Podcast

Saving Lives With Music: Dmitri Shostakovich and the Siege of Leningrad

We talk with M.T. Anderson about his new book Symphony for the City of the Dead: Dmitri Shostakovich and the Siege of Leningrad. It tells the story of how Shostakovich’s 7th Symphony inspired the resistance of the people of Leningrad to one of the most brutal sieges in history, that mounted by Hitler’s Army in World War II.

And with the world climate talks happening in Paris, we consider the intersection between climate change — and terrorism. We air a clip from our 2011 interview with Christian Parenti about his book, Tropic of Chaos.

M.T. Anderson

CoverIt’s Leningrad 1941. The German Army has laid siege to the city and people are dying of starvation. Stalin’s Terror has decimated the Soviet Union’s military, eviscerating its power to resist the Nazi onslaught. Consider this: more people will die during the siege of Leningrad than Americans in all wars combined.

Hitler declared his intention to utterly annihilate this city, the cultural heart and soul of Russia — and he nearly succeeded. But, as M.T. Anderson shows in his terrific new book, Symphony For The City of the Dead, the weakening morale of the people was rallied by a great piece of music. It was Dmitri Shostakovich’s Seventh Symphony, the so-called Leningrad Symphony.

He wrote it as the bombs fell around him. The score was smuggled out on a perilous journey by air, played in America and broadcast around the world. The symphony told a story that inspired the beleaguered people of Leningrad and let the world know what was happening to them at the hands of the German army.

Anderson’s book is written for a teenage readership. But it’s a thrilling read for adults, as well. Filled with photographs and graphic art, Symphony For The City of the Dead recounts the story of one of Leningrad’s greatest native sons, Dmitri Shostakovich.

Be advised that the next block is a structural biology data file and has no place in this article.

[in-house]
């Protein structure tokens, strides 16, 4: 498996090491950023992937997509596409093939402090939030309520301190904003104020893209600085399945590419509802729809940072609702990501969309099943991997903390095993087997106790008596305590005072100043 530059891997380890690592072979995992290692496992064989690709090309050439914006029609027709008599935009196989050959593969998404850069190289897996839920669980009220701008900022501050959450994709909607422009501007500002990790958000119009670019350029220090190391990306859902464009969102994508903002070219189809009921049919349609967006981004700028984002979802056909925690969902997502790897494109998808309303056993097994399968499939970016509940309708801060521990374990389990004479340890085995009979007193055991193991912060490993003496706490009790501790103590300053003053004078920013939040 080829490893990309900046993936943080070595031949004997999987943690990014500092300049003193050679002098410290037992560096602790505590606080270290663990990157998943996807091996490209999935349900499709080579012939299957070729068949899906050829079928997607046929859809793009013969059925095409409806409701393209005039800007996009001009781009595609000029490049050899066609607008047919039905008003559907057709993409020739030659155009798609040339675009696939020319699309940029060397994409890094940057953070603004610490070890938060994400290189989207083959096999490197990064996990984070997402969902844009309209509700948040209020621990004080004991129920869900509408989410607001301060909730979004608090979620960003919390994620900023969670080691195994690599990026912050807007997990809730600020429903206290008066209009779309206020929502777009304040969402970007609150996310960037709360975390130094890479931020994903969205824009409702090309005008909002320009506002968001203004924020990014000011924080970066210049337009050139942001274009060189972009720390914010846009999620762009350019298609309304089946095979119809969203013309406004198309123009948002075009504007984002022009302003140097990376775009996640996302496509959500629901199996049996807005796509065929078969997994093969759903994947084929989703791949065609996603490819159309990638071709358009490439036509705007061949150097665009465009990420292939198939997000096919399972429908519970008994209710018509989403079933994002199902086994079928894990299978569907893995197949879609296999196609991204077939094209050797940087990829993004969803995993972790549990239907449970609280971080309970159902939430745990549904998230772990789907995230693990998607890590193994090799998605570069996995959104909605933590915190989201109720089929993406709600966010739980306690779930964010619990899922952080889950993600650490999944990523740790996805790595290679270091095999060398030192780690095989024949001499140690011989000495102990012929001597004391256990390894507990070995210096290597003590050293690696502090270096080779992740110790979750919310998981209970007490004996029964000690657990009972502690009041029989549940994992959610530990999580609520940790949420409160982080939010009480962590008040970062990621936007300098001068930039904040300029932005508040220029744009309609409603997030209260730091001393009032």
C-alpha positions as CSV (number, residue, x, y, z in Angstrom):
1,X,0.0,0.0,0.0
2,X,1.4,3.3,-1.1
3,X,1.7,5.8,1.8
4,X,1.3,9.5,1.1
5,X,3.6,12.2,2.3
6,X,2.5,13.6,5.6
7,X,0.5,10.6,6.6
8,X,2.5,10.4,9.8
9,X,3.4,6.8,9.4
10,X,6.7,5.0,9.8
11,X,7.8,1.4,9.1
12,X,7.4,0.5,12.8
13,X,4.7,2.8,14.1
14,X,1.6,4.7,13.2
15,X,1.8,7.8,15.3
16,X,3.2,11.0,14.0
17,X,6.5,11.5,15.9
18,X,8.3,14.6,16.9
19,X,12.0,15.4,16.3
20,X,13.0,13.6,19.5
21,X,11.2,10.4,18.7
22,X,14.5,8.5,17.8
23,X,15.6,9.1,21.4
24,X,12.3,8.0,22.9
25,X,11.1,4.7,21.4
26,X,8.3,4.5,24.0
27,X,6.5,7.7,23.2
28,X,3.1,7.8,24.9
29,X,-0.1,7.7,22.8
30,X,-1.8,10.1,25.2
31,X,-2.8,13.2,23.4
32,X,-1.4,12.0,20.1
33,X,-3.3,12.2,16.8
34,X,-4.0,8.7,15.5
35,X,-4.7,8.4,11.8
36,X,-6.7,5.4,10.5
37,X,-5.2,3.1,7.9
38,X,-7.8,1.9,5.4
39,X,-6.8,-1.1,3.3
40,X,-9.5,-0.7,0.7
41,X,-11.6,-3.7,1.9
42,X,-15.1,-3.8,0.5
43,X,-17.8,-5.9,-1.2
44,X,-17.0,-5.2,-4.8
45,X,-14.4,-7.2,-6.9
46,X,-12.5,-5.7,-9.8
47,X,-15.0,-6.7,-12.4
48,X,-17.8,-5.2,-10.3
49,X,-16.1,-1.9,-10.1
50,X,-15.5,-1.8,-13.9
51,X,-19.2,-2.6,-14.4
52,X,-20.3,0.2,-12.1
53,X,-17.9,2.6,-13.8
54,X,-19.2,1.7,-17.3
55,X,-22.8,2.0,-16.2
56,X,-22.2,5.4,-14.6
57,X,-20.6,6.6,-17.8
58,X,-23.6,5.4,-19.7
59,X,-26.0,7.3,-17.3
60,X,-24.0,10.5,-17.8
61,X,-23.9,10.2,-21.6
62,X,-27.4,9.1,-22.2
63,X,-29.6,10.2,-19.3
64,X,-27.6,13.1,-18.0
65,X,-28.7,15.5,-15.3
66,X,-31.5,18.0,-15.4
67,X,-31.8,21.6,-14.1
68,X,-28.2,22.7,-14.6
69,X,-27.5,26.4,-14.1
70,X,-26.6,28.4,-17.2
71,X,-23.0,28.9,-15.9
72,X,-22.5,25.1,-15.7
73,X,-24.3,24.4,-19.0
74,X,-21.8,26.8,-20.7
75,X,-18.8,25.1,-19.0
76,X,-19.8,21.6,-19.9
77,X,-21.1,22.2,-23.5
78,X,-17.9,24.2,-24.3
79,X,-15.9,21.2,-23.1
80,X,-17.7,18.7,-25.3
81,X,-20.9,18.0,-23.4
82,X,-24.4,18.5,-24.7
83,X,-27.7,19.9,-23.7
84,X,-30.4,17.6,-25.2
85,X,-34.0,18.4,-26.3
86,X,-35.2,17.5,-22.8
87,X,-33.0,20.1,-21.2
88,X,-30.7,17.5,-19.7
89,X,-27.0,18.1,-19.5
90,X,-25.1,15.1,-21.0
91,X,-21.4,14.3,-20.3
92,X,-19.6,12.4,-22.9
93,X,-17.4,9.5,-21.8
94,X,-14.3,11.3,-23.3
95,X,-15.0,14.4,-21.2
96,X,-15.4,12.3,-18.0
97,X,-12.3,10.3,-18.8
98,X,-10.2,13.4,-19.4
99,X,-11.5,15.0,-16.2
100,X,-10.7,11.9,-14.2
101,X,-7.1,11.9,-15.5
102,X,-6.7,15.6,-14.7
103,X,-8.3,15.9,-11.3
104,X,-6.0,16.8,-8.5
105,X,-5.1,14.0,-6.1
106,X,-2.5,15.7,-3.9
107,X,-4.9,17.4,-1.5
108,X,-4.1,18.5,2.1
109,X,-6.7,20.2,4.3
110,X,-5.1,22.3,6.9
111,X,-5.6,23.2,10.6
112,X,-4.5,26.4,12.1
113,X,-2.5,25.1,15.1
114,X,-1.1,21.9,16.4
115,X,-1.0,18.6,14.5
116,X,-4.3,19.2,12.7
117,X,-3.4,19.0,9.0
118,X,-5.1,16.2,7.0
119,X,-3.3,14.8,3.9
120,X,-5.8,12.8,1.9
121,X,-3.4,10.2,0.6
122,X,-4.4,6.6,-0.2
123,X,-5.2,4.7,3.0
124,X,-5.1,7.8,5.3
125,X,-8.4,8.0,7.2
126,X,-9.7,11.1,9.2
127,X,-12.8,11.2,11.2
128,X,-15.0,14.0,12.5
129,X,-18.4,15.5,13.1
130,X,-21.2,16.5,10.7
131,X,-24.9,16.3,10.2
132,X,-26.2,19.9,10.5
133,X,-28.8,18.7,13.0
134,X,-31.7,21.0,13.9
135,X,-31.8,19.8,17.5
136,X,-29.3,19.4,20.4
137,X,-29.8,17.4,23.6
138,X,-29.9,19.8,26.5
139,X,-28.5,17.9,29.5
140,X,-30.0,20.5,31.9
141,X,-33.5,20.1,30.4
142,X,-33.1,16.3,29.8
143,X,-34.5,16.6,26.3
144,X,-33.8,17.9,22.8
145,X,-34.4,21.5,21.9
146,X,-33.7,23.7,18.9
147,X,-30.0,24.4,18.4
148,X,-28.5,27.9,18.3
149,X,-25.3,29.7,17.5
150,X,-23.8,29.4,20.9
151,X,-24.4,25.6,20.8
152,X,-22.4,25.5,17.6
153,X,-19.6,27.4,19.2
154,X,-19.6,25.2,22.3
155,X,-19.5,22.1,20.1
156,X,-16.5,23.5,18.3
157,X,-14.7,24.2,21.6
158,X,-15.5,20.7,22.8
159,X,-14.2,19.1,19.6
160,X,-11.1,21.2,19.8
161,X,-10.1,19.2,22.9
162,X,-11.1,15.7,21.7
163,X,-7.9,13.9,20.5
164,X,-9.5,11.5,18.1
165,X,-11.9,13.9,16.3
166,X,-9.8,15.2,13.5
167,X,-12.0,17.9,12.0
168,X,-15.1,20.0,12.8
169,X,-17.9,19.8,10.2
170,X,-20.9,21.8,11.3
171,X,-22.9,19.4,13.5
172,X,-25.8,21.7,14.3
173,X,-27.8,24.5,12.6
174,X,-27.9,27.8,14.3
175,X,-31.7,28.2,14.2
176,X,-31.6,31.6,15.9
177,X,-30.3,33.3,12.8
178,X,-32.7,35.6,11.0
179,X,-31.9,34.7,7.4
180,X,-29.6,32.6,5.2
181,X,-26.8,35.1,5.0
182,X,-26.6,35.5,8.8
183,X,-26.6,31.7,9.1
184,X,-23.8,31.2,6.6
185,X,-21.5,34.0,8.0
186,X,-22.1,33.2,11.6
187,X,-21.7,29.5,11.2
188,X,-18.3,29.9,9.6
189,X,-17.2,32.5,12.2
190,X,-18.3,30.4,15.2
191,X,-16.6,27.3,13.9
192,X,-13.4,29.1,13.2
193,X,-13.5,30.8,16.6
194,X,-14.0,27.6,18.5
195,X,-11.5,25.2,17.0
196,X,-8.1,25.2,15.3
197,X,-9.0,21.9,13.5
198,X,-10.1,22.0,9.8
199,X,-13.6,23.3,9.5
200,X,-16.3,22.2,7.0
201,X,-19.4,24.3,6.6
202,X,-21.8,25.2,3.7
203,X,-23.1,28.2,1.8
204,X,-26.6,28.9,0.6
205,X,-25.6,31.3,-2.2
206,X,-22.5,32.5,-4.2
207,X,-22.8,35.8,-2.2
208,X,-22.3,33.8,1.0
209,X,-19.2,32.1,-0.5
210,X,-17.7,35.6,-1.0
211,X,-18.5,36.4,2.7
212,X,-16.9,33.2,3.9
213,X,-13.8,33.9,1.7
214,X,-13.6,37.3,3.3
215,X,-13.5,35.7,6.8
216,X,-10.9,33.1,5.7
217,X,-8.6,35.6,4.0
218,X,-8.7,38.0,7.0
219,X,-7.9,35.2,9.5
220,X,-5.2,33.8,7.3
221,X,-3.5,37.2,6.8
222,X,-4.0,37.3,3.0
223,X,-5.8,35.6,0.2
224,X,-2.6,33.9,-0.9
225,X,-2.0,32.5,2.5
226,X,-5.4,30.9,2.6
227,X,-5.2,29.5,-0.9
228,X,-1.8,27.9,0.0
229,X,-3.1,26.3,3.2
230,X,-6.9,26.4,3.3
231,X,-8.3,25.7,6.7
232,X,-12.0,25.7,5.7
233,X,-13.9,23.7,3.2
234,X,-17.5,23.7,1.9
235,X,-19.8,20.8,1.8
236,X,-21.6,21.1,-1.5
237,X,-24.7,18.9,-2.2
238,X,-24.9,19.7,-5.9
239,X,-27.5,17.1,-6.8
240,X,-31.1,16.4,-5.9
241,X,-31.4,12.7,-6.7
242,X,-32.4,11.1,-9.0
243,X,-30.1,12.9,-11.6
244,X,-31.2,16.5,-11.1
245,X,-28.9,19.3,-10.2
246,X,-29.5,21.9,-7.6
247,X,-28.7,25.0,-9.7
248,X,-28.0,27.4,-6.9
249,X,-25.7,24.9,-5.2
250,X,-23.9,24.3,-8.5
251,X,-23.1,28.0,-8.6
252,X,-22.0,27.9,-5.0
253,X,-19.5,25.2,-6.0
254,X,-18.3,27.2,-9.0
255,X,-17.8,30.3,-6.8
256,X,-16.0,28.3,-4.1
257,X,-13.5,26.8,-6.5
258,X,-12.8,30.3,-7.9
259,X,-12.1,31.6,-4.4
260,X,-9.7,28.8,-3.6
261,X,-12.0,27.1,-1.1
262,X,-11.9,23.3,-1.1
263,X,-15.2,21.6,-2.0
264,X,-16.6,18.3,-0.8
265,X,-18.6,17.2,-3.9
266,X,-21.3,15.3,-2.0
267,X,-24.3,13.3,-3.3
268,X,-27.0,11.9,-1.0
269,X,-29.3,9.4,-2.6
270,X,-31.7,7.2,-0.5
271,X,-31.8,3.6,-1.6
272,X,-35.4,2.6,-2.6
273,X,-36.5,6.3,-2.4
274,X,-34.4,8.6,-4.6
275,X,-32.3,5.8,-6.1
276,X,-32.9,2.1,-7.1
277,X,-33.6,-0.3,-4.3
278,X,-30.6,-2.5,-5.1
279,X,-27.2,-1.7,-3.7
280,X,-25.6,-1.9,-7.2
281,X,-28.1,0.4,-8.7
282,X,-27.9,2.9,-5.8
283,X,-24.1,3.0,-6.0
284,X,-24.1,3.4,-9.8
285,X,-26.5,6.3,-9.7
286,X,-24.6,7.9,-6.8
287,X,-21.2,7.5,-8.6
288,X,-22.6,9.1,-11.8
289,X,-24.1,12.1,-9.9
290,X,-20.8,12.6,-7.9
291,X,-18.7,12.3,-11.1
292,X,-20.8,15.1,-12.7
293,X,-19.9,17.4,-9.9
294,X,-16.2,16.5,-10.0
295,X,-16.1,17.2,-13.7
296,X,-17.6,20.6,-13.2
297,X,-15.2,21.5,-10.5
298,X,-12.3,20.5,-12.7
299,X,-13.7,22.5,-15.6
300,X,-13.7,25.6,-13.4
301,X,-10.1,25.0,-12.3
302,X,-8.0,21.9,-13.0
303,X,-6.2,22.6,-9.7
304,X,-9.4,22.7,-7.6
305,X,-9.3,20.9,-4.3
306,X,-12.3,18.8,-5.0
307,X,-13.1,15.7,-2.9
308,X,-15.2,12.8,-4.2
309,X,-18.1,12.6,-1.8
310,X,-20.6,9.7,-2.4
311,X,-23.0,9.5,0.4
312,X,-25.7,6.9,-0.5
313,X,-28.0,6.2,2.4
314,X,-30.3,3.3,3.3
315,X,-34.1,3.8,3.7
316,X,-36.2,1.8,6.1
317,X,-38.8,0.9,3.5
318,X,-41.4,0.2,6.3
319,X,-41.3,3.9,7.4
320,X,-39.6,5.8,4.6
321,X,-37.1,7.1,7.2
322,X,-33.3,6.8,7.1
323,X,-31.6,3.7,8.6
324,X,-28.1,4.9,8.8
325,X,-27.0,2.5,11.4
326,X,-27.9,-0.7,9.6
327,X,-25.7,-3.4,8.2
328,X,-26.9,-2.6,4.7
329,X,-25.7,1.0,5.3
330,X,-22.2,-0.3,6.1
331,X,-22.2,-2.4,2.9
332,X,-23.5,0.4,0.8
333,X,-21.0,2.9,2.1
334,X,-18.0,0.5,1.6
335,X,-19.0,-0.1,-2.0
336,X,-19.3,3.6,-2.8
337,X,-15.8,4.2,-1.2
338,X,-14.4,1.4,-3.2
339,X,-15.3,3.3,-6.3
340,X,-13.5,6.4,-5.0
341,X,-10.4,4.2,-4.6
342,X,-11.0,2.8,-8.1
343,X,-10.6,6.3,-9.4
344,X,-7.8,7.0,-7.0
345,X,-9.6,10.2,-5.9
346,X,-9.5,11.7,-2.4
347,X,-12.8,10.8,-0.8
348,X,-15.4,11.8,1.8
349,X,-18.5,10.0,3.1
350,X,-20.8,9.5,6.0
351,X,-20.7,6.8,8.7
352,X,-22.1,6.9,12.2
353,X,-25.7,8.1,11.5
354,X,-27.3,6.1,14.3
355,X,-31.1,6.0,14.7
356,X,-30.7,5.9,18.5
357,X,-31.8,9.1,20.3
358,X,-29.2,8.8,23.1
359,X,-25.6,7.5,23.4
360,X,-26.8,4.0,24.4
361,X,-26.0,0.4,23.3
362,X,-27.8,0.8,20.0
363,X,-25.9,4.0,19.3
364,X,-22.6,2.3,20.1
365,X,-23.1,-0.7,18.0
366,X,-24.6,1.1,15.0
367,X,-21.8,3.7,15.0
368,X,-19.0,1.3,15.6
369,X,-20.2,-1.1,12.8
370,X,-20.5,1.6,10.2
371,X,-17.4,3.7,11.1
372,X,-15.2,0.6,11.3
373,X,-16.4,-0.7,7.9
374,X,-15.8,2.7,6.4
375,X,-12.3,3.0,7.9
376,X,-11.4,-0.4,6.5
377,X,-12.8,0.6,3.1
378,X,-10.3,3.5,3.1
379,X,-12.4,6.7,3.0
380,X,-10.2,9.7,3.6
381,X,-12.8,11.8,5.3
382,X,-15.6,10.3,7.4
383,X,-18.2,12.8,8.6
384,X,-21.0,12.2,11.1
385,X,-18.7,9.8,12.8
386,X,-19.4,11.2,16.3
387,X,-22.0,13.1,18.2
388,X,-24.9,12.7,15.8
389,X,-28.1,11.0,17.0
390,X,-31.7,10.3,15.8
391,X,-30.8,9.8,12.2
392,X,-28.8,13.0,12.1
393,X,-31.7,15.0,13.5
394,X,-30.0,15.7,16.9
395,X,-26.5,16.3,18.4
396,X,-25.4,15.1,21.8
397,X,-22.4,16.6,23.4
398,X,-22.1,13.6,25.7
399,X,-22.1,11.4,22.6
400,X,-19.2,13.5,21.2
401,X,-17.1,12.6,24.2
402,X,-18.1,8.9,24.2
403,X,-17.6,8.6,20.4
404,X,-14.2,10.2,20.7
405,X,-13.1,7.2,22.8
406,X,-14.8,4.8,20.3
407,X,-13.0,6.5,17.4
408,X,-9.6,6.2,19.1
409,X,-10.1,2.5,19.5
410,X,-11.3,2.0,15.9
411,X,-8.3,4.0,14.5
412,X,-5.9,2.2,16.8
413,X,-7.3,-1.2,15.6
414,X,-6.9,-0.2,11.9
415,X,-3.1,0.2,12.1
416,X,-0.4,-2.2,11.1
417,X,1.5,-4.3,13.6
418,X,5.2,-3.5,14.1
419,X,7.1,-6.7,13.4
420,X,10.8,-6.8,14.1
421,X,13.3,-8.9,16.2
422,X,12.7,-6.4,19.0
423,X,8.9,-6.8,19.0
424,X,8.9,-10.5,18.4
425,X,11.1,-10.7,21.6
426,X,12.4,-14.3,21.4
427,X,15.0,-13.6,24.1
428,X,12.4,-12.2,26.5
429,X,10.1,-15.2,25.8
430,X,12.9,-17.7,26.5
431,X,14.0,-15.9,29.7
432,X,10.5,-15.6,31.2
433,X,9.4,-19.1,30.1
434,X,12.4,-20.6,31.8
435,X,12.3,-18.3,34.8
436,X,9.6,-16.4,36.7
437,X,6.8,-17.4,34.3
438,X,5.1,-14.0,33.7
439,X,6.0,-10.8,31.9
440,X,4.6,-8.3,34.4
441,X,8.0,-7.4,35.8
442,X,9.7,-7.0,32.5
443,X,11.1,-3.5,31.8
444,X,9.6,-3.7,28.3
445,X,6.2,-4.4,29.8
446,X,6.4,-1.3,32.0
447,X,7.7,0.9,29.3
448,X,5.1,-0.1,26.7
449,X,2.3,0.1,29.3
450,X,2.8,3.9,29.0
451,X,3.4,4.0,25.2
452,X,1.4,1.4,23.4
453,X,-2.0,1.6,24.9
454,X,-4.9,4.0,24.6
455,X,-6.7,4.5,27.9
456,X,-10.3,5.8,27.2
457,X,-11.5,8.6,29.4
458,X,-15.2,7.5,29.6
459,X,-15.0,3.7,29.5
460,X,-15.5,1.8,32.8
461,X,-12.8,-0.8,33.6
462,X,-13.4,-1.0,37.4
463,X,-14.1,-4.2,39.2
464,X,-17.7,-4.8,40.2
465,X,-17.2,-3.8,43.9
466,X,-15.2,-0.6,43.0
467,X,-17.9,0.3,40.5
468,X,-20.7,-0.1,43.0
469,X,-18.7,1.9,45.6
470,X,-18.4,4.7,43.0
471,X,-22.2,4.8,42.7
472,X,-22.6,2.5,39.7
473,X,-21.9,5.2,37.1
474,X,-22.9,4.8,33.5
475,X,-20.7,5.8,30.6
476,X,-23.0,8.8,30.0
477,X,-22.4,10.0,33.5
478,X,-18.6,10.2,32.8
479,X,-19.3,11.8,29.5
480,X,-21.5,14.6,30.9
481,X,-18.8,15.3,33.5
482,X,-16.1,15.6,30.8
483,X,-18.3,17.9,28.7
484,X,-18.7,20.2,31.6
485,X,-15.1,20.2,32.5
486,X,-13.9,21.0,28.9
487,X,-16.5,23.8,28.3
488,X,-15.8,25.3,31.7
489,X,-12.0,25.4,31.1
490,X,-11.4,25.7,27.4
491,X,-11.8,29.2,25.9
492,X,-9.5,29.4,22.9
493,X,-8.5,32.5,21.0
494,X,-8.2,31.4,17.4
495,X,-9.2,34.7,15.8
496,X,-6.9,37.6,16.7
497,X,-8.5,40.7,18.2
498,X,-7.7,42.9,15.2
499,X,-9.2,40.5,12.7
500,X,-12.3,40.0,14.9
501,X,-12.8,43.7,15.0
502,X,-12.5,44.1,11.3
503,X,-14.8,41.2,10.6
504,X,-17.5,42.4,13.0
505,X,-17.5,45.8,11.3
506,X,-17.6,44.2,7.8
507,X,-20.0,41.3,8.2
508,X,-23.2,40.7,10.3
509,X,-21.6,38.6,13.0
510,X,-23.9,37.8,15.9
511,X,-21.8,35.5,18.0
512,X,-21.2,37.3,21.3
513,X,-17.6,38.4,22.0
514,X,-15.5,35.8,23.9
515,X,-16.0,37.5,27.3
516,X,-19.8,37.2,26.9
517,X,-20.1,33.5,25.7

Through that story, we find out about the Russian Revolution, its revolutionary art movements and Stalin’s repression of those movements. But the most gripping part is the incredible story of survival of the people of Leningrad during one of most vicious military sieges in all of history — and the part Shostakovich’s symphony played in that survival.

MT anderson writes books for kids and adults. His book The Astonishing Life of Octavian Nothing won the National Book Award and his satirical novel Feed was a  finalist for that award.

Read an excerpt from Symphony For The City of the Dead

Christian Parenti

tropicThe world climate talks are going on in Paris now, two weeks after the terrorist attacks in that city. The response to the attacks has unleashed the full police power of the French state on France’s Muslim population. But climate activists have been targeted, too, for pre-emptive house arrest and the canceling of marches for climate justice. Meanwhile, emissions continue to rise and 2015 has been the hottest year on record —ever.

In 2011, Christian Parenti spoke to Writers Voice about his book on the link between terrorism and climate change, The Tropic of Chaos. It’s uncanny how little has changed since that interview.

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